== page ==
The production was directed by Iqbal Khan whose credits include Broken Glass (Tricycle Theatre, 2011) and The Killing of Sister George (Arts Theatre, 2011). Some of the choices worked: having Beatrice (Meera Syal) as an older woman than Hero (Amara Karan) and having Leonato (Madhav Sharma) forget some of his lines during the gulling Benedick (Paul Bhattacharjee). (These observations are from a conversation I had with Hugh Grady and John Drakakis). Bhattacharjee, at first, resembled, to me, a grizzled, Indian George Clooney before he shaved and cleaned up for Beatrice. Other choices just didn’t work for me: Hero’s using an iPhone to gull Beatrice and the whole of the Dogberry beats. The concluding dance was suggestive of Bollywood but not as characteristic as dancing in Bollywood Shakespeare adaptations I have seen: Maqbool (2003) and Omkara (2006). 



Troilus and Cressida


On Thursday evening at the Swan Theatre, I saw the Wooster Group/RSC collaborative Troilus and Cressida. I understand that the Wooster Group playing the Trojans (directed by Elizabeth LeCompte) and the RSC cast members playing the Greeks (directed by Mark Ravenhill) rehearsed separately before getting together for the final production rehearsals and performances. The resulting juxtaposition of such varying styles was so jarring that it drove some from the theatre at the Interval, but as I hope I shall make clear this extreme juxtaposition of styles is just what the production seemed to be striving to emphasize.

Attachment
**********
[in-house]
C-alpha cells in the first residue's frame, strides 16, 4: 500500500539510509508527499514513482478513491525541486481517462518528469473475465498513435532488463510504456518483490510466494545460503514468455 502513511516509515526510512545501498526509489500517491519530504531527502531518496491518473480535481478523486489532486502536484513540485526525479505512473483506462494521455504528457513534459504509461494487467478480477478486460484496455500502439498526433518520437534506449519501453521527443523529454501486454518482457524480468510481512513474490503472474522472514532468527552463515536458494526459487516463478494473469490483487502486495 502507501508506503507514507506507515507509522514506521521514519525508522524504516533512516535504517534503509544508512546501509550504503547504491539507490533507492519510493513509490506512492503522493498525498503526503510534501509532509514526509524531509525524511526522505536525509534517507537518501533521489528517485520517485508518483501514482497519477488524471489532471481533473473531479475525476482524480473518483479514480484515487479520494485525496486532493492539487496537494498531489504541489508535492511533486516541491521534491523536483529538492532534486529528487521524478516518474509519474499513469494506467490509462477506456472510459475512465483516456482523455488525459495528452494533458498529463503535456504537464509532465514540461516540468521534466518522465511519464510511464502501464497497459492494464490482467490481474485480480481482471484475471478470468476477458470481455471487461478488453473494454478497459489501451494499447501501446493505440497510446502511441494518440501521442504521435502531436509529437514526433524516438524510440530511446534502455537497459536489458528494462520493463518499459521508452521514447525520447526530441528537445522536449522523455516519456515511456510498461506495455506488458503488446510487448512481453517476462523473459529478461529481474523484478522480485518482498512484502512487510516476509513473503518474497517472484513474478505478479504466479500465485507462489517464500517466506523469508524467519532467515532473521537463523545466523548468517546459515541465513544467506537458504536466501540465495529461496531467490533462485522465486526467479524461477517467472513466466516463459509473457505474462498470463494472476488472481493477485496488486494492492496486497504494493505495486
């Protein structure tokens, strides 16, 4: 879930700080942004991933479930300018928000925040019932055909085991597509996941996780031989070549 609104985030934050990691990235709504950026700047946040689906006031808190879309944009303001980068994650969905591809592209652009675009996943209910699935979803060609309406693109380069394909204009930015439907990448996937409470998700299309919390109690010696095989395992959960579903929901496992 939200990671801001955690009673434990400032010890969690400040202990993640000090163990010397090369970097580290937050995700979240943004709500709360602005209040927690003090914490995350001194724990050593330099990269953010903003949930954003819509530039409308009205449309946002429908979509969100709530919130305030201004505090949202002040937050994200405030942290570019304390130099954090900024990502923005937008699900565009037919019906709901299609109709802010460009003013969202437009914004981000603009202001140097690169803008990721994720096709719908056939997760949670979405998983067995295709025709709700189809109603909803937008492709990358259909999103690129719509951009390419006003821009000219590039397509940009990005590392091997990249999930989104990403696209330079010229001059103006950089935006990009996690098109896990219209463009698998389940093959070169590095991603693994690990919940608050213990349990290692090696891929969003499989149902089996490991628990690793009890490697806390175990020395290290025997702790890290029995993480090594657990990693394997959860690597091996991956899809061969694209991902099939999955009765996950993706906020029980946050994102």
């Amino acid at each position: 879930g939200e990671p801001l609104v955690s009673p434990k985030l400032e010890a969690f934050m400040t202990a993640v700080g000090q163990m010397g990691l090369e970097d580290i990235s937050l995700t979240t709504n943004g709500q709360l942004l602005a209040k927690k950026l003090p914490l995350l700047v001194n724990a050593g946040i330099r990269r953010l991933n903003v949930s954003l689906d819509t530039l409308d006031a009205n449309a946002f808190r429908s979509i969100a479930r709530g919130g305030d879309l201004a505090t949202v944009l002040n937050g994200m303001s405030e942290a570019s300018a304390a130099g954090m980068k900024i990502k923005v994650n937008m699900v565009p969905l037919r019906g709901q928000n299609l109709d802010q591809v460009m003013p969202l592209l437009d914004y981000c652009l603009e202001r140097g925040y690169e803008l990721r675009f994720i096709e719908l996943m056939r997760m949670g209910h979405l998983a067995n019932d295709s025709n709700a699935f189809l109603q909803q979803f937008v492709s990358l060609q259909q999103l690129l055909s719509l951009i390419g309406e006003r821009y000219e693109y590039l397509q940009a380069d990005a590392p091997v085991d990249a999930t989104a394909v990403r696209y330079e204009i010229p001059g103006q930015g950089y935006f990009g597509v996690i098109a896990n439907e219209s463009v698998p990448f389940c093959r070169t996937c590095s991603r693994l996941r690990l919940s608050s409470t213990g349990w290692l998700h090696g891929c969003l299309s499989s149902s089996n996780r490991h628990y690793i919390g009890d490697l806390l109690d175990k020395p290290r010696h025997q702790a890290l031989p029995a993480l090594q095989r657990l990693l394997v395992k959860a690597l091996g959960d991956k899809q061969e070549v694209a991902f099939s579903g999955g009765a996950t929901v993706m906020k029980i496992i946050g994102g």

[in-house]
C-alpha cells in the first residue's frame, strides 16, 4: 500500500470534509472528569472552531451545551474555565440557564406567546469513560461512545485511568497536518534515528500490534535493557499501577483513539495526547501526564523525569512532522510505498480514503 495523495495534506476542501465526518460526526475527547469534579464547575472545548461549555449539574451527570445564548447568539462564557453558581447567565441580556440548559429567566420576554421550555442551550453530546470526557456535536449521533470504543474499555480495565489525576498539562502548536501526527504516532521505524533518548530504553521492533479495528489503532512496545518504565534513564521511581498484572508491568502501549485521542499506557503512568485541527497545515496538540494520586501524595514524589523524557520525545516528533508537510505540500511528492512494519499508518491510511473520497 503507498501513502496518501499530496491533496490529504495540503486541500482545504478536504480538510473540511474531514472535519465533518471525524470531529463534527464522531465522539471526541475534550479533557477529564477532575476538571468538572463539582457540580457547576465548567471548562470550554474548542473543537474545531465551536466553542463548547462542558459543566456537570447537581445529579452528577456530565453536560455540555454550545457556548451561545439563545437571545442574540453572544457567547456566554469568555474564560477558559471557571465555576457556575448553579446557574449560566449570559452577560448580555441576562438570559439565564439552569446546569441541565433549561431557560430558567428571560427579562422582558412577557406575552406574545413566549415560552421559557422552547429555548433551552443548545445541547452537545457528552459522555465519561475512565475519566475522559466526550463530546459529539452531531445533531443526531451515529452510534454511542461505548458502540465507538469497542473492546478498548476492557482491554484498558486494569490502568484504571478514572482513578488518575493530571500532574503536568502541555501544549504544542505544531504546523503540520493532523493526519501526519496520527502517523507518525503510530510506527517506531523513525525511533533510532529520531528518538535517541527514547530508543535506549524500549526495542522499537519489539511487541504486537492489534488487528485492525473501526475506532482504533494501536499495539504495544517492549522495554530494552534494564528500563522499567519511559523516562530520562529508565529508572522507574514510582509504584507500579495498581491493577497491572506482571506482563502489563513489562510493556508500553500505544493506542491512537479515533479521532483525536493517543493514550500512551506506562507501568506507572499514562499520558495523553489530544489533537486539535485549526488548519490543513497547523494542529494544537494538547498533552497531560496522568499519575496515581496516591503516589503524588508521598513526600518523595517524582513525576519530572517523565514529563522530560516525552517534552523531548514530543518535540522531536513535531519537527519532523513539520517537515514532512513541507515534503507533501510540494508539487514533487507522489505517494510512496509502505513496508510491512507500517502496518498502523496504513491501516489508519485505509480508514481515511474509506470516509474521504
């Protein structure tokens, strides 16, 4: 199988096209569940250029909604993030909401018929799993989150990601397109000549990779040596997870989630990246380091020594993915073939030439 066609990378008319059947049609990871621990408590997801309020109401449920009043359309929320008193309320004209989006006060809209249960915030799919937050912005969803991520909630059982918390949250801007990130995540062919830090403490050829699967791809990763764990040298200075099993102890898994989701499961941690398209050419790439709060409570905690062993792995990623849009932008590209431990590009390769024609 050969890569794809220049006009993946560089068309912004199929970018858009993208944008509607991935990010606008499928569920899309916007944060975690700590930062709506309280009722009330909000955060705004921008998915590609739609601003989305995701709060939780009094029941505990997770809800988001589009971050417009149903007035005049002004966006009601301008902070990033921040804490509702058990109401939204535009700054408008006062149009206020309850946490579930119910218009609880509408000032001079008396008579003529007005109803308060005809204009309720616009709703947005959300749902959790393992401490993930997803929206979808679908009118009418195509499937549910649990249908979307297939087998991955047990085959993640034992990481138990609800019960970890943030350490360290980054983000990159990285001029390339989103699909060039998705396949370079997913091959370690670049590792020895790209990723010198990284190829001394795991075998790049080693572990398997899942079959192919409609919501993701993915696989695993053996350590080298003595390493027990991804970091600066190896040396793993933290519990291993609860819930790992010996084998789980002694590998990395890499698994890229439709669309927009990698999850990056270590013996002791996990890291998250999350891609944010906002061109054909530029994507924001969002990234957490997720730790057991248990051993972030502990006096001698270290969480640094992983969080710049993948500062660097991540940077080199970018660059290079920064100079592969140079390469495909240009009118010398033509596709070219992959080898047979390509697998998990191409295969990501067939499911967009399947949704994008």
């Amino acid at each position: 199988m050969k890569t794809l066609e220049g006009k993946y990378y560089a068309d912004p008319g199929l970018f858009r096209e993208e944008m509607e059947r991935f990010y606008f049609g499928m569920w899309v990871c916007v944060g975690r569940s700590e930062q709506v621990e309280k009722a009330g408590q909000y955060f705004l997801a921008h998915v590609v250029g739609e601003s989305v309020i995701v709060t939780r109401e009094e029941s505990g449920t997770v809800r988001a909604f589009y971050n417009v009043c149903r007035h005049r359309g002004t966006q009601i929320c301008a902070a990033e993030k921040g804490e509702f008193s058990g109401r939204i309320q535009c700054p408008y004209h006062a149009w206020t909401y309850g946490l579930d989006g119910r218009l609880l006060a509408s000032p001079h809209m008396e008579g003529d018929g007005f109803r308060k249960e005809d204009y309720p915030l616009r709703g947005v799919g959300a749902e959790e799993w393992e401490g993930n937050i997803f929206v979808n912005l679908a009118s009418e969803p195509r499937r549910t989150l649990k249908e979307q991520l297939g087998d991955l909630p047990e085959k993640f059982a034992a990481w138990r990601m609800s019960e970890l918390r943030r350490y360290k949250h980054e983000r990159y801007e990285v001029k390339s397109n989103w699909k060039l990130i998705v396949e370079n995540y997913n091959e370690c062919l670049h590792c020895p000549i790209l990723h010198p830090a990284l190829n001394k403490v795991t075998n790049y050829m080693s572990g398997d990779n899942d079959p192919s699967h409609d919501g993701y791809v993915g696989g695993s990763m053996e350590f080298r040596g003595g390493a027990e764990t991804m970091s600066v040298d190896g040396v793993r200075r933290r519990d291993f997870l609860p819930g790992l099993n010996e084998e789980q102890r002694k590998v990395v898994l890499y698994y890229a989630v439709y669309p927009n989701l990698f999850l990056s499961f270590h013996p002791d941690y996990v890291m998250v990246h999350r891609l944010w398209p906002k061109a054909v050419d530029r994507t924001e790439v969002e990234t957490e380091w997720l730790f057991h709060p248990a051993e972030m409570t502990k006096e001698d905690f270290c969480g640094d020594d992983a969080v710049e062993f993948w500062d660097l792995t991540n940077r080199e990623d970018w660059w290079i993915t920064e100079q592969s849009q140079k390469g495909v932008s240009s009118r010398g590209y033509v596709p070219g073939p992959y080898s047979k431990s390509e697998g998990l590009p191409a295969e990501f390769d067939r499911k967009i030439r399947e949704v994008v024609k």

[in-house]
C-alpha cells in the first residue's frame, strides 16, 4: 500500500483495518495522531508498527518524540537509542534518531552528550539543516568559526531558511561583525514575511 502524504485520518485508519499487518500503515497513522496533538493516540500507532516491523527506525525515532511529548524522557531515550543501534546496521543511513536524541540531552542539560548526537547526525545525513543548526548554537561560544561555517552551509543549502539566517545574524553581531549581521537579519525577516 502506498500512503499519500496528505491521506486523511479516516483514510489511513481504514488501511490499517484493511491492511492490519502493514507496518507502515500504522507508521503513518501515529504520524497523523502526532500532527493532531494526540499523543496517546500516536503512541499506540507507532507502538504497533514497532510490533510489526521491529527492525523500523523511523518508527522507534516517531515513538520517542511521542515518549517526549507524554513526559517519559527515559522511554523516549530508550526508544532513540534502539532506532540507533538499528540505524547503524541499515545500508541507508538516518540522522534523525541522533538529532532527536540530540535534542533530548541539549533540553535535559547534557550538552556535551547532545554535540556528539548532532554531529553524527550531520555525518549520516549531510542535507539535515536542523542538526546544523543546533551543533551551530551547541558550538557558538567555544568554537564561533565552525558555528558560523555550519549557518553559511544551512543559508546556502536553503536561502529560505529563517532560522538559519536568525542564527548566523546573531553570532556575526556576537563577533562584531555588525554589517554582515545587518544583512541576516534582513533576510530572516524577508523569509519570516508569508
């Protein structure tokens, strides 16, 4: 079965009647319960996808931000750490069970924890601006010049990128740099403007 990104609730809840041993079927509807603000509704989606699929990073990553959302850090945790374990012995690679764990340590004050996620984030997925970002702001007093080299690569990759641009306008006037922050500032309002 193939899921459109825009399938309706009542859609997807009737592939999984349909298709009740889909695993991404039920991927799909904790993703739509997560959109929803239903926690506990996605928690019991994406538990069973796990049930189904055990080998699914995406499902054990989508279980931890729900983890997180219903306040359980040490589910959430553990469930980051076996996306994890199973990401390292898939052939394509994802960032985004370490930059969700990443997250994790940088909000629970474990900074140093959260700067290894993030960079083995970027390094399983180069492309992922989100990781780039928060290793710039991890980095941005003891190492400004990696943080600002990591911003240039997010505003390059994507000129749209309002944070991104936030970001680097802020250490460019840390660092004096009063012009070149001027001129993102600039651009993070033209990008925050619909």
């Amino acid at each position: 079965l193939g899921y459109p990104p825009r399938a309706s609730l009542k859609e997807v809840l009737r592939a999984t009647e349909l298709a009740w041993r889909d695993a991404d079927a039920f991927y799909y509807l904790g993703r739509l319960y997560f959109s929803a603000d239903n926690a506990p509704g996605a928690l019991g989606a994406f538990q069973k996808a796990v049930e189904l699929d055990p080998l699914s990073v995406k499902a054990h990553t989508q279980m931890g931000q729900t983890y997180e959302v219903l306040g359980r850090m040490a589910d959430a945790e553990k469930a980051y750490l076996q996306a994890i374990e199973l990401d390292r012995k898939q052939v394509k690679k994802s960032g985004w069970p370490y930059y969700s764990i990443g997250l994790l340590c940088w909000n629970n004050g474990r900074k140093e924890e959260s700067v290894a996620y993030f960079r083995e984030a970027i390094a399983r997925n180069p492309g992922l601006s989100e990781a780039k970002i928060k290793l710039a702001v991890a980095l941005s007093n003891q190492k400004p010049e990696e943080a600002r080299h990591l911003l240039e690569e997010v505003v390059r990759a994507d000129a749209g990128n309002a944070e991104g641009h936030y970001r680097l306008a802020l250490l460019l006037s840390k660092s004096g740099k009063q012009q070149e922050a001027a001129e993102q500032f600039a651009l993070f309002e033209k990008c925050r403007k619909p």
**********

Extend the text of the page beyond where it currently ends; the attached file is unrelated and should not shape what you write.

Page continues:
The Wooster Group is noted for its experimental, often multimedia approach to theatre. “For more than thirty-five years, The Wooster Group has cultivated new forms and techniques of theatrical expression. Wooster Group theatre pieces are constructed as assemblages of juxtaposed elements: radical staging, found materials, films and videos, dance and movement, multi-track scoring, and an architectonic approach to theatre design. The Wooster Group has played a pivotal role in bringing technologically sophisticated and evocative uses of sound, film and video into the realm of contemporary theatre, and in the process has influenced a generation of theatre artists nationally and internationally” ( 


The Wooster Group was invited to participate with the RSC in this production commissioned for the World Shakespeare Festival: “When the RSC approached The Wooster Group about a collaboration, we found the proposal irresistible—the lodestone of British culture as manifest in the RSC versus the experimental technique of our New York ensemble” (